Decline in number favouring second term for President Higgins
A number of prospective candidates have indicated interest in running for the office
President Michael D Higgins: He has not yet indicated if he intends to contest a second term. Photograph: Brian Lawless
A comfortable majority of voters wants President Michael D Higgins to serve a second term, the latest Irish Times/Ipsos MRBI poll has found, though support for the President to stay on has declined since last year.
Some 59 per cent of voters say they want Mr Higgins to serve a second term as President, with 31 per cent disagreeing and 10 per cent offering no opinion.
This represents a decline of 5 per cent since October, when the question was last asked in an Irish Times poll.
The President’s term of office expires in the autumn of this year. He has not yet indicated if he intends to contest a second term. Running in the presidential election of 2011, Mr Higgins – who is now 76 – said he would serve only one term but has hinted a number of times that he might seek a second term.
A number of prospective candidates have indicated their interest in running for the office. Independent Senator Gerard Craughwell has said he will seek a nomination, while the Roscommon-Galway TD Michael Fitzmaurice has said there should be a contest for the position and he may run to ensure one. Fianna Fáil Senator Mark Daly has also indicated he may consider a bid.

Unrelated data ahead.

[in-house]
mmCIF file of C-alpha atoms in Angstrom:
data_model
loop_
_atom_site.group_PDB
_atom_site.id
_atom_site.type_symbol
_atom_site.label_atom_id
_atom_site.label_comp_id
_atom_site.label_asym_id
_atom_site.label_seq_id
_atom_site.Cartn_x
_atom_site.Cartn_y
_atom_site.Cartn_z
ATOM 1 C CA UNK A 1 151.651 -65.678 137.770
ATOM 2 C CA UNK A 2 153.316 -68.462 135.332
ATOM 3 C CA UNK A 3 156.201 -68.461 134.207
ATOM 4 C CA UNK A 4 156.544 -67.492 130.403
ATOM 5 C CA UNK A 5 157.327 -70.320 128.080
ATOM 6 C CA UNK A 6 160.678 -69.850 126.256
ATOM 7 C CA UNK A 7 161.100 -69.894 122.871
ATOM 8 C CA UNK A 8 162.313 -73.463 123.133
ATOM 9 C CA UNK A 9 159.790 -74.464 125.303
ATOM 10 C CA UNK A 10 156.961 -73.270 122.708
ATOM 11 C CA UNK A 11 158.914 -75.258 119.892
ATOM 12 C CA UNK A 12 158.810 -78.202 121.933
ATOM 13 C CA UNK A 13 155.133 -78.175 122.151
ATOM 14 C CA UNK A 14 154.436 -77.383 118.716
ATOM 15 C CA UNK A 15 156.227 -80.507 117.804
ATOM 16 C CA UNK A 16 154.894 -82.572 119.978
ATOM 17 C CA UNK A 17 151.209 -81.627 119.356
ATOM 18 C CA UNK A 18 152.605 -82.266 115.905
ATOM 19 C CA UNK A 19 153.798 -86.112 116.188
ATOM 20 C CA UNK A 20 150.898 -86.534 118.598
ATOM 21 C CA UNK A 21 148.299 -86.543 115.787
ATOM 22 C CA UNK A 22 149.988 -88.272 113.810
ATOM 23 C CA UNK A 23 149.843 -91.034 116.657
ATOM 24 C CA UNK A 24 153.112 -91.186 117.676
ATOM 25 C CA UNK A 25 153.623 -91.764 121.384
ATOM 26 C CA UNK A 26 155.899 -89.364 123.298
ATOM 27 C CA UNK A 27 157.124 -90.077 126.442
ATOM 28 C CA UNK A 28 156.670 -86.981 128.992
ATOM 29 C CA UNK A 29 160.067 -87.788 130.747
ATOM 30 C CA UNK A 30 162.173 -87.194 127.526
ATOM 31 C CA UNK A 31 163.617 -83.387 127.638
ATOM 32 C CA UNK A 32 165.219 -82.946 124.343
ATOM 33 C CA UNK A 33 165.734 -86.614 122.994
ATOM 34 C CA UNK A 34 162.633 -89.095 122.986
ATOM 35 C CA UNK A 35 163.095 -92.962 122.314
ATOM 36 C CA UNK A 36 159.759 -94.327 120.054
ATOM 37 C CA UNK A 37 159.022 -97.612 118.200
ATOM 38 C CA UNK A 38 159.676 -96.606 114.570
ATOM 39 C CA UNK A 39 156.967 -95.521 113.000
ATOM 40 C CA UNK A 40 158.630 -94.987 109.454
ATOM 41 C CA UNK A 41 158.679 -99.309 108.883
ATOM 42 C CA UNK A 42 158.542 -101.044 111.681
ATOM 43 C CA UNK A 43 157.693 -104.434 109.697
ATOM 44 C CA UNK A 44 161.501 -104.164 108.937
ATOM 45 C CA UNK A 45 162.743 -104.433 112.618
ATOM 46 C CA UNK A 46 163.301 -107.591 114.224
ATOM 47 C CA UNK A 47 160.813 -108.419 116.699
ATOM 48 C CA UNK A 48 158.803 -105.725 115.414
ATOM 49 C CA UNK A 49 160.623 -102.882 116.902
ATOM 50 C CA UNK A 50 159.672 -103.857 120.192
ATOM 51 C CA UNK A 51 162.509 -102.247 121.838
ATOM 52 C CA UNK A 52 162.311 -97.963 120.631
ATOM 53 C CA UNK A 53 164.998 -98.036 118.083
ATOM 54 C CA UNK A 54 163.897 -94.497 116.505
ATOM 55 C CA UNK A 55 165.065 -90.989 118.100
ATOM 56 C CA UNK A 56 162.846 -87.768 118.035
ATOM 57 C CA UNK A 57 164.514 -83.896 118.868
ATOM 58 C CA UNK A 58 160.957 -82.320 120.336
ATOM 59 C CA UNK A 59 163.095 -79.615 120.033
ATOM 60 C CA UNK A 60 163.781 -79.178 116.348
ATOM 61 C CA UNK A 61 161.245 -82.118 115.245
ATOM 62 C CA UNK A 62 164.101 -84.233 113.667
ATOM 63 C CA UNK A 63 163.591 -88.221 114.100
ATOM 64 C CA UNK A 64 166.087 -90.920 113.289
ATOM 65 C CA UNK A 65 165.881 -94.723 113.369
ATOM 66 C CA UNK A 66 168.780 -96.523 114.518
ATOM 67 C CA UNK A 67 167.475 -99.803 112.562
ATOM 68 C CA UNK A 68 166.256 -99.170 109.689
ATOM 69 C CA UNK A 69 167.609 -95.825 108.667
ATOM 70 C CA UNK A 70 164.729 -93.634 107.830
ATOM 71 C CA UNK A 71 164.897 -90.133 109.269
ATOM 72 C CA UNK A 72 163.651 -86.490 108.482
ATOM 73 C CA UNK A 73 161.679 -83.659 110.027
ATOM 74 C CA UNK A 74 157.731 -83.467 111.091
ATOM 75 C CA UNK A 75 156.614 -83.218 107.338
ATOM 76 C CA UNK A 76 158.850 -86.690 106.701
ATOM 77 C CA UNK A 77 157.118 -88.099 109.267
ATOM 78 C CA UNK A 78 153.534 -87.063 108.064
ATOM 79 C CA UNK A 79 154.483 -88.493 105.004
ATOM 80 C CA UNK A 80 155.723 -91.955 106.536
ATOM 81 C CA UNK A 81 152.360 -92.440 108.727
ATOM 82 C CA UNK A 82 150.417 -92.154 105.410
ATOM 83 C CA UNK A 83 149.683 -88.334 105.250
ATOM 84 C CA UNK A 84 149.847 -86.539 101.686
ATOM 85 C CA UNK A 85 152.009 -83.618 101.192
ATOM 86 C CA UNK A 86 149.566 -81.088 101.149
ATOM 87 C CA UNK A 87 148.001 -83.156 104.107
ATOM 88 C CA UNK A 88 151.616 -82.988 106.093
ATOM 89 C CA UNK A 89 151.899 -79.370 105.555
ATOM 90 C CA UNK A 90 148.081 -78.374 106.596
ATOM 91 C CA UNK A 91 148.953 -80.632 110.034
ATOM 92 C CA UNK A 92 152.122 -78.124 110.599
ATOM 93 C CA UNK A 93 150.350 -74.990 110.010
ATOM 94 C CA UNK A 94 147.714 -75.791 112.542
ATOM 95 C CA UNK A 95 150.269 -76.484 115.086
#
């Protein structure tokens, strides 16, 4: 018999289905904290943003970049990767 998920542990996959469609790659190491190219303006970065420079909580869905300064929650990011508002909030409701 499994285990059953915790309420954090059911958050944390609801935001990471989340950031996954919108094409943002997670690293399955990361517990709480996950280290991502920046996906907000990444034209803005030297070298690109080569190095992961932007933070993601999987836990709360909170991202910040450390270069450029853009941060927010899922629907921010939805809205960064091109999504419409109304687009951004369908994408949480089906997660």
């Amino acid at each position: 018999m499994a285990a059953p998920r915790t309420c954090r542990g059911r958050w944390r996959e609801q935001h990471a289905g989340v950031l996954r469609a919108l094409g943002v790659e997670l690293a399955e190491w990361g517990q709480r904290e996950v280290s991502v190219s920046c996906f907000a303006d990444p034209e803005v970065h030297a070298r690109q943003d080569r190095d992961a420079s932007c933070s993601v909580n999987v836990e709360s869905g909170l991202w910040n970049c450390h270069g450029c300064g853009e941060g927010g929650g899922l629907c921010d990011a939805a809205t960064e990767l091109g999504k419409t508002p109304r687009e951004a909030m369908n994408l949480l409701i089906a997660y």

Other Fianna Fáil sources have said that former taoiseach Bertie Ahern may be interested in a run, although leadership sources have discounted this. Independent MEP Luke “Ming” Flanagan said during the week that if Mr Ahern runs for the presidency he would consider running against him.
As President Mr Higgins has the power to nominate himself for a second term.
Any challengers have various methods of seeking the nomination. One is to secure the signature of 20 members of the Oireachtas – TDs and Senators – and another is to secure the majority backing of four local authorities to enter the race.
The poll was conducted on Monday and Tuesday of this week among a representative sample of 1,200 voters aged 18 and over in face-to-face interviews at 120 sampling points in all constituencies.
The margin of error is plus or minus 2.8 per cent.